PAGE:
Background of the Study
The future growth of any nation, even the most advanced nations of the world depends quite considerably on the quality of education it provides for its citizens. The quality of education depends upon inspired, satisfied and truly dedicated teachers. This in turn can only be achieved through an effective teacher. Education is the gateway to national development in Nigeria. If it is to be developed to meet her social, political, economic and technological needs, there must exist effective social studies teachers to teach their respective subjects. Therefore, the quest for an effective teacher in teaching social studies is borne out of the desired need to attain the laudable goals of high educational standards coupled with the much needed moral rectitude in our society today (Korve, 2008).
The attainment of the Education Millennium Development Goals (MDGs) and Education for All Goals (EFA) which is geared towards ensuring that by the year 2015 all children particularly girls, children in difficult circumstances and those belonging to ethnic minorities have access to, and complete, free and compulsory primary education of good quality depend to a large extent on teachers’ effectiveness and other students or learners related factors. Education is an instrument for national development but if it is to achieve that objective, emphasis must be placed on the quality of educational programmes undertaken as well as the quality of teachers who implement them. This is because a quality or effective social studies teacher produces qualitative education which in turn leads to rapid national development (Barth, 2013).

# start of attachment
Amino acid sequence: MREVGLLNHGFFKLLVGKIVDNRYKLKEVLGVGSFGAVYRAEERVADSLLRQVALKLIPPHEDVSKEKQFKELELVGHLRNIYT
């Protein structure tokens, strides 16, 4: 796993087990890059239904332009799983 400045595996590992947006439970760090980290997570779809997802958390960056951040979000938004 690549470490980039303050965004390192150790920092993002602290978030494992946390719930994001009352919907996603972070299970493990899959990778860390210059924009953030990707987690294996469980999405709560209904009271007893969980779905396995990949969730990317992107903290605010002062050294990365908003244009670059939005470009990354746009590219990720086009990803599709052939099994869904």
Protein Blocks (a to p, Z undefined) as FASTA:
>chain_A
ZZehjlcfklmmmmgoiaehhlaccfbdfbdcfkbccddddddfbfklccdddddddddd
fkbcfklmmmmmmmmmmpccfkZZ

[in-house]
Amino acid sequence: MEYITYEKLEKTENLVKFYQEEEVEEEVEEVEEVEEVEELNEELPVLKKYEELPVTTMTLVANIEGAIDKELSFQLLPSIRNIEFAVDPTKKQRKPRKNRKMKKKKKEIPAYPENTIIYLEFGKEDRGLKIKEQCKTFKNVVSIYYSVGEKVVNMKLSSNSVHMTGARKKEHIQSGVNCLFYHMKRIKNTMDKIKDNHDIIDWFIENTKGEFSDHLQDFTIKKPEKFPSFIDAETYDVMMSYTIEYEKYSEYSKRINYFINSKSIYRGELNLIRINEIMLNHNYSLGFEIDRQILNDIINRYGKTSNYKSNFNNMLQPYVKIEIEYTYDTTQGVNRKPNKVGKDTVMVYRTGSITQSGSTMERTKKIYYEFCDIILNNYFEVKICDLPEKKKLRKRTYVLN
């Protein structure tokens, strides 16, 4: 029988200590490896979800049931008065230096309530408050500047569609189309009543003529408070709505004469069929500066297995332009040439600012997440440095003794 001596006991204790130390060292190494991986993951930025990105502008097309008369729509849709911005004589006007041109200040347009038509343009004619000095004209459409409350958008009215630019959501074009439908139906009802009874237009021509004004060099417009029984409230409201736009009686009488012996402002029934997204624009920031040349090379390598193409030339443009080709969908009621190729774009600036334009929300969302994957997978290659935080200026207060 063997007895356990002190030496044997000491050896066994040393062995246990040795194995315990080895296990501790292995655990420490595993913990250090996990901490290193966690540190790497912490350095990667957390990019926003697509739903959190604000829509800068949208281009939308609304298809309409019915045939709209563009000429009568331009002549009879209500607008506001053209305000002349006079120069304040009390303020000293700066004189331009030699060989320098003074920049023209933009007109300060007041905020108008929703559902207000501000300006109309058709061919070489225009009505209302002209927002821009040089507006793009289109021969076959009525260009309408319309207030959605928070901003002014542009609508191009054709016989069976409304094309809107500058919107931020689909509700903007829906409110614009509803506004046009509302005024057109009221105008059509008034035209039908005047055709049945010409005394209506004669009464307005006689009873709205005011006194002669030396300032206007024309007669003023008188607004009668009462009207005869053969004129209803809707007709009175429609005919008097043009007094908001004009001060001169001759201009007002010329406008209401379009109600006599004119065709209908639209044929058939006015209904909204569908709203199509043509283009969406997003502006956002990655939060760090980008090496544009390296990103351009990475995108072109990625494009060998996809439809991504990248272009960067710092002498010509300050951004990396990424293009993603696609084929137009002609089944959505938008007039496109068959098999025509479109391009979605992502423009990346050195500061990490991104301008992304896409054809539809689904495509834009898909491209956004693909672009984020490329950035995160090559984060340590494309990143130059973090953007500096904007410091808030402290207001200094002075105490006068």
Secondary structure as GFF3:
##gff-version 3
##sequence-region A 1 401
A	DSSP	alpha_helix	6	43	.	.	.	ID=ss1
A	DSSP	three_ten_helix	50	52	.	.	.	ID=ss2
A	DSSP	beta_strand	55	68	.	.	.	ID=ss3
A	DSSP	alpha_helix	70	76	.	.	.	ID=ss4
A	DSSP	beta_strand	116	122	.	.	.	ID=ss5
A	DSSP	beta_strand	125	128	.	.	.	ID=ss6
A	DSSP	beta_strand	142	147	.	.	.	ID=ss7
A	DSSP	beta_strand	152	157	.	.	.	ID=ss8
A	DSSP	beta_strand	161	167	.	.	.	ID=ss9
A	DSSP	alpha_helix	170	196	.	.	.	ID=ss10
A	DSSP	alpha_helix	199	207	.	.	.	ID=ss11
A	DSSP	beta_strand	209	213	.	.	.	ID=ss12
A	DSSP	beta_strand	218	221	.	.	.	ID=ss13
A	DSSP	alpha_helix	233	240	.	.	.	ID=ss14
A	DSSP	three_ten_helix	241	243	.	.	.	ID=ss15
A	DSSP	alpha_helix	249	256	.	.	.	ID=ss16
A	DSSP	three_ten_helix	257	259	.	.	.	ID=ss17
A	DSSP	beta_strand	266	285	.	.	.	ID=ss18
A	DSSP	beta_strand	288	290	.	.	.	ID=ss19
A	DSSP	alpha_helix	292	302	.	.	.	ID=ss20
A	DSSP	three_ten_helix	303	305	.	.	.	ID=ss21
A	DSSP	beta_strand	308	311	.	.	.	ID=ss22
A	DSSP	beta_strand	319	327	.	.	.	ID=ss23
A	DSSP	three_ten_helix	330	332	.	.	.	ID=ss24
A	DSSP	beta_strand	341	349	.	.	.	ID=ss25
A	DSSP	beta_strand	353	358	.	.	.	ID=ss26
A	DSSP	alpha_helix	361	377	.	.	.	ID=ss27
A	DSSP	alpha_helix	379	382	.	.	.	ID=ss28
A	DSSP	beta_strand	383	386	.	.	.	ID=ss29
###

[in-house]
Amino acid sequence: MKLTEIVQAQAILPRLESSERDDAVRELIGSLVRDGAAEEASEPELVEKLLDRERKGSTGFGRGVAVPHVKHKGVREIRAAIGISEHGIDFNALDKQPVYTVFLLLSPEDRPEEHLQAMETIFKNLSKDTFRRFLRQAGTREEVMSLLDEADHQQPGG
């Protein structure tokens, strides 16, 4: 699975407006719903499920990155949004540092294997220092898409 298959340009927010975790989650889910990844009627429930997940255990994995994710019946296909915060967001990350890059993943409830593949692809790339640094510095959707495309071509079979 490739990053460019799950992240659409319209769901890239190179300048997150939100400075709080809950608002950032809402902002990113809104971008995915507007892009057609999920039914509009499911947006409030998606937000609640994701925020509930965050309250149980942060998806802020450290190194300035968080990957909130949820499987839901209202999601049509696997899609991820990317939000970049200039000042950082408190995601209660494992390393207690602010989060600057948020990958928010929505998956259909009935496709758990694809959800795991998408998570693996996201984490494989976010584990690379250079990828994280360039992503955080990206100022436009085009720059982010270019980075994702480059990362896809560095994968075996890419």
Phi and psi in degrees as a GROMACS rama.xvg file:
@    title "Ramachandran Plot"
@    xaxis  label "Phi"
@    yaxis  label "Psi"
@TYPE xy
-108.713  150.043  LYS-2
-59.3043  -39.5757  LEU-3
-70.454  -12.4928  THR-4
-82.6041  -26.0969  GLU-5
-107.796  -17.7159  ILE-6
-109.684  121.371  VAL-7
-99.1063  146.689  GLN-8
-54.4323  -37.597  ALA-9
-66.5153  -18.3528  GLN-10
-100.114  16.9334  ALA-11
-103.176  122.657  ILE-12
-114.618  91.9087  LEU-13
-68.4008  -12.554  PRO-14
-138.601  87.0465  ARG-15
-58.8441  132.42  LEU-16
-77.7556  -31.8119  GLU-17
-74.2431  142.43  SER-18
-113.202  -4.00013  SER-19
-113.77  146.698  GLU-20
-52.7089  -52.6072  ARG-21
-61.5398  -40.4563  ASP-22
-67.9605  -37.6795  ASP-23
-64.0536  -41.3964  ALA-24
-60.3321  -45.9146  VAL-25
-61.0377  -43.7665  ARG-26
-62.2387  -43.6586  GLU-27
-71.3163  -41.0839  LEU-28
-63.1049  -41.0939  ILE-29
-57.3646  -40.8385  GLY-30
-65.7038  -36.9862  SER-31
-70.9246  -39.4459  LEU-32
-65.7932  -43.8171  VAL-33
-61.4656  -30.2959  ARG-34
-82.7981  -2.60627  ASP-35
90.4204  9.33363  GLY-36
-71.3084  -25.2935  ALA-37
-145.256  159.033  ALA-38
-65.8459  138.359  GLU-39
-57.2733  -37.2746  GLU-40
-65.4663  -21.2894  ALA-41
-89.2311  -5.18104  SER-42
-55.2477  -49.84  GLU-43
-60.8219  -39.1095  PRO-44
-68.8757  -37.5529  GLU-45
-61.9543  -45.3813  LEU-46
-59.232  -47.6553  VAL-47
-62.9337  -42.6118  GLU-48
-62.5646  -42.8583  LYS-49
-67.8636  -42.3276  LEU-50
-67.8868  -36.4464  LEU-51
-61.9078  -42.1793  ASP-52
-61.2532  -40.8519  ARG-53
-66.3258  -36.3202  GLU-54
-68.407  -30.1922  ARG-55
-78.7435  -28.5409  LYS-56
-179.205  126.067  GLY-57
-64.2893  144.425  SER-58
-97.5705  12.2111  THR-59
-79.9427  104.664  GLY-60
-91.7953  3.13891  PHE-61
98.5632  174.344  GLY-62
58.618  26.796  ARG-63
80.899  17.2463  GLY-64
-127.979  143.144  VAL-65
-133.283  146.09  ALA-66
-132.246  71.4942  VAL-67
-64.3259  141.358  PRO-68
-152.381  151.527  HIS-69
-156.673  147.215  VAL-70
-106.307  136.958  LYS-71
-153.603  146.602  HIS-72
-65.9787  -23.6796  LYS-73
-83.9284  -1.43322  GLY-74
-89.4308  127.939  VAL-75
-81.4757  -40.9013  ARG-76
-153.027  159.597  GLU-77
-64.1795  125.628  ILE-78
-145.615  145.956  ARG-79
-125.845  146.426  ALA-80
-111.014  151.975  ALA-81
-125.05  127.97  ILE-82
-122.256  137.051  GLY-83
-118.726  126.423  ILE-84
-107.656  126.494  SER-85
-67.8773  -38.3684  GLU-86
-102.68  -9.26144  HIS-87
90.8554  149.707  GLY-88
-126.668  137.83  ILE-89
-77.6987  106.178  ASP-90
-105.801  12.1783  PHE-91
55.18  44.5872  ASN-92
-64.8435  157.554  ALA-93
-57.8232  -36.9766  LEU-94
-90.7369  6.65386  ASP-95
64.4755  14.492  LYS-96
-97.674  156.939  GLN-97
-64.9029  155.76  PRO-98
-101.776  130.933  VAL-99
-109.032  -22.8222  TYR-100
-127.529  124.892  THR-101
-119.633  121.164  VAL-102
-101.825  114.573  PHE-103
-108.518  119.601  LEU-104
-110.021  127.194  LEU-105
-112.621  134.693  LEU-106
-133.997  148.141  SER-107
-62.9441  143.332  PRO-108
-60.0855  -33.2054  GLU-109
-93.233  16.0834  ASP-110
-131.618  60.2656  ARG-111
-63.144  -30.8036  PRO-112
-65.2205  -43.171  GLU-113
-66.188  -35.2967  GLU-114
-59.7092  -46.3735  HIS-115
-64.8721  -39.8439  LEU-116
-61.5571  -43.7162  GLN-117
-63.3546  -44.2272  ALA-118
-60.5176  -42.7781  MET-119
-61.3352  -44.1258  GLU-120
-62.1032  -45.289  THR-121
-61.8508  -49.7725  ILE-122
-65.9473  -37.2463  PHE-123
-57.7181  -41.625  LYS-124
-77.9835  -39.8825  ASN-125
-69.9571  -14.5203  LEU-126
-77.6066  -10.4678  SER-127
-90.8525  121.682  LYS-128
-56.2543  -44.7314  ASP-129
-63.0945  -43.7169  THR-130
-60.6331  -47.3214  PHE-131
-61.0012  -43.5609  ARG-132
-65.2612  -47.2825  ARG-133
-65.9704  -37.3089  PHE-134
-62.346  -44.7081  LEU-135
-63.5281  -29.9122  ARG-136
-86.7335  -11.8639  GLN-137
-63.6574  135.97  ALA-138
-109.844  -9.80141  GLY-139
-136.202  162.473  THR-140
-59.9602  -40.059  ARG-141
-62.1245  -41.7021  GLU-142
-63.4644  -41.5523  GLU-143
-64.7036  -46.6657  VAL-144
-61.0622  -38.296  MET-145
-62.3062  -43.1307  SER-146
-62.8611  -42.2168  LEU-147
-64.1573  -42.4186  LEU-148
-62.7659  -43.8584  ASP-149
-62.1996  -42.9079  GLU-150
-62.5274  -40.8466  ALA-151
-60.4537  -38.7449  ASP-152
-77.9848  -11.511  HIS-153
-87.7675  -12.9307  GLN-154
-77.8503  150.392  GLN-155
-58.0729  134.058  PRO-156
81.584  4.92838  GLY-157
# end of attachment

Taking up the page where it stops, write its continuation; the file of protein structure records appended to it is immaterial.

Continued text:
The process of evaluating the effectiveness of teachers has changed over time along with the definition of what effective teaching is, due in part to increasing state and federal attention to school-level and classroom-level accountability for student learning. Effective teaching has been defined in many ways throughout the years (Muijs, 2006; Cruickshank and Haefele, 2011; Cheng and Tsui, 2012), and methods for measuring teachers’ effectiveness have changed as definitions and beliefs about what is important to measure have evolved. Although there is a general consensus that good teaching matters and that it may be the single most important school-based factor in improving student achievement (Darling-Hammond, 2012; Wright, Horn, and Sanders, 2010), measuring teacher effectiveness has remained elusive in part because of ongoing debate about what an effective teacher is and does. In a discussion of research-based indicators of effective teaching, Cruickshank and Haefele (2011) stated that “an enormous underlying problem with teacher evaluation relates to lack of agreement about what constitutes good or effective teaching”. Besides a lack of clear consensus on what an effective teacher is and does—or perhaps because of it—there is not a generally agreed-upon method for evaluating teacher effectiveness. Muijs (2006) further stated that commonly used methods of evaluating teachers’ effectiveness include classroom observations designed to measure teacher practices against some standard of effective teaching and value-added models that set out to measure the contribution of individual teachers to their students’ achievement gains.